The Indian Subcontinent:
A History of Conquerors

India’s diverse languages and cultures are the result of many outside influences.  The subcontinent has been continuously raided from the north, despite the natural barriers provided by the Himalayas. 

The Dravidians were India’s first inhabitants.  Archaeologists believe the Dravidians migrated to India from East Africa in prehistoric times.  Aryan invaders from the north conquered the Dravidians about 1500bc.  The Aryans were related to the Persians and Europeans.  Their language, Sanskrit, is similar to Greek and Latin.  Linguists classify Sanskrit as an “Indo-European language.”  The Indo-European languages are a family of several hundred related languages.  Most of India’s modern languages are rooted in Sanskrit or Dravidian languages. 

Persians, Alexander the Great’s armies from Greece, and Huns from Central Asia also invaded India in ancient times. About AD800, Muslims first began to settle near the mouth of the Indus River in modern Pakistan. Muslim warriors began to move south about AD1000 to conquer the Indians. The Indian’s slow elephants were no match for the Muslim’s swift war horses. Additionally, the Indians relied on the warrior Kshatriya caste to fight. Moreover, Indians from lower castes were attracted to Islam because Muslims believe that all people are equal.

About 1500, new Muslim invaders, called Moguls, arrived in India.  The greatest of the Mogul emperors was Akbar, who ruled from 1556 to 1606.  Unlike previous Muslim rulers, Akbar did not force Hindus to become Muslims.  He ordered that Muslims and Hindus be treated equally.  India became a prosperous nation under Akbar, and the emperors who followed him became some of the richest rulers in the history of the world.

Islamic art, culture and architecture became an important part of Indian culture during the Mogul Dynasty. The Taj Mahal, in the northern Indian city of Agra, is an example of Mogul architecture. Akbar’s grandson, Shah Jahan, built the Taj Mahal as a mausoleum for his wife, who died in childbirth in 1631. A mausoleum is a large tomb. The Shah told builders he wanted a building as beautiful as his wife. Twenty thousand people worked daily for more than twenty years to complete the white marble structure.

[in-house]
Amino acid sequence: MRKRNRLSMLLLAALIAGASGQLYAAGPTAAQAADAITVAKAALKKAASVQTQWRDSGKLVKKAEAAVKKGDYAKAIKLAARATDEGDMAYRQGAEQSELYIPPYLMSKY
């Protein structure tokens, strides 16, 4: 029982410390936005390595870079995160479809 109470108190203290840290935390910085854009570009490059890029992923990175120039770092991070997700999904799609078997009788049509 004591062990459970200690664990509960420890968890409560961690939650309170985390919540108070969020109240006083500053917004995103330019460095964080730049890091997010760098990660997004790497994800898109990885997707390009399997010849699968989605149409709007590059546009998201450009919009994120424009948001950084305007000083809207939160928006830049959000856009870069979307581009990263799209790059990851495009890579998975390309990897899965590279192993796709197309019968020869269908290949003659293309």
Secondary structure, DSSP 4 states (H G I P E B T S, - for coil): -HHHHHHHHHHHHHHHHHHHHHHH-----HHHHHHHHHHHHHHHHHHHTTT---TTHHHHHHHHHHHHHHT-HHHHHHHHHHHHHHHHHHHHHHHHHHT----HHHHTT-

Portuguese sailor Vasco da Gama circumnavigated Africa to reach India in 1498. His journey paved the way for other European nations, including the Dutch, French and British. The Europeans came to India to trade for jute (a tropical plant used for making rope), indigo (a blue dye), sugar, tea, cotton, ginger, pepper, and other spices. Eventually, India’s Mogul rulers became puppets of the British. In 1857, British troops exiled the last of the Mogul emperors after an uprising by the Indian people. Nineteen years later, the British proclaimed Queen Victoria Empress of India.

The British at first had no interest in changing the Indian way of life, but they eventually made many reforms. They outlawed suttee in 1829. Suttee was an Indian custom of a widow burning herself, either on the funeral pyre of her dead husband, or soon after his death. Sometimes, wives were sacrificed before their husband's expected death in battle. The frequency of suttee has been exaggerated, but the question of its abolition became important to the Indian people. They argued that colonial rulers had no right to change Indian customs. The British believed that in making moral decisions, rulers must consult their own consciences, not those of their subjects.

The British also built the largest railway system in Asia, constructed roads and irrigated large areas of land. They improved health care an d prevented many famines.

The Indian people were not happy with British rule. They resented the harsh taxes of their colonial rulers. The British forbade the Indian people from trading with other nations. India’s many ethnic groups united to evict the British and bring self-rule to the subcontinent.

Taj Mahal
The Taj Mahal was built by Mogul emperor Shah Jahan in memory of his wife. The Taj Mahal is regarded by many as the finest example of Mogul architecture, a style that combines elements from Islamic, Persian, Turkish and Indian architectural styles.






Akbar the Great ruled India from 1452 until hiks death in 1605. Akbar led India to a period of great prosperity.


 


Islamic Art
Islamic art is known for its intricate patterns.

 

 


Vasco daGama Vasco da Gama was a Portuguese sailor who reached India by circumnavigating Africa in 1498.



Queen Victoria
The British proclaimed Queen Victoria as Empress of India in 1877.


   
   
   
  To cite this page (MLA):

Dowling, Mike. "The Indian Subcontinent: A History of Conquerors at mrdowling.com". www.mrdowling.com. Updated March 21, 2014. Web. Date of Access. <http://www.mrdowling.com/612-history.html>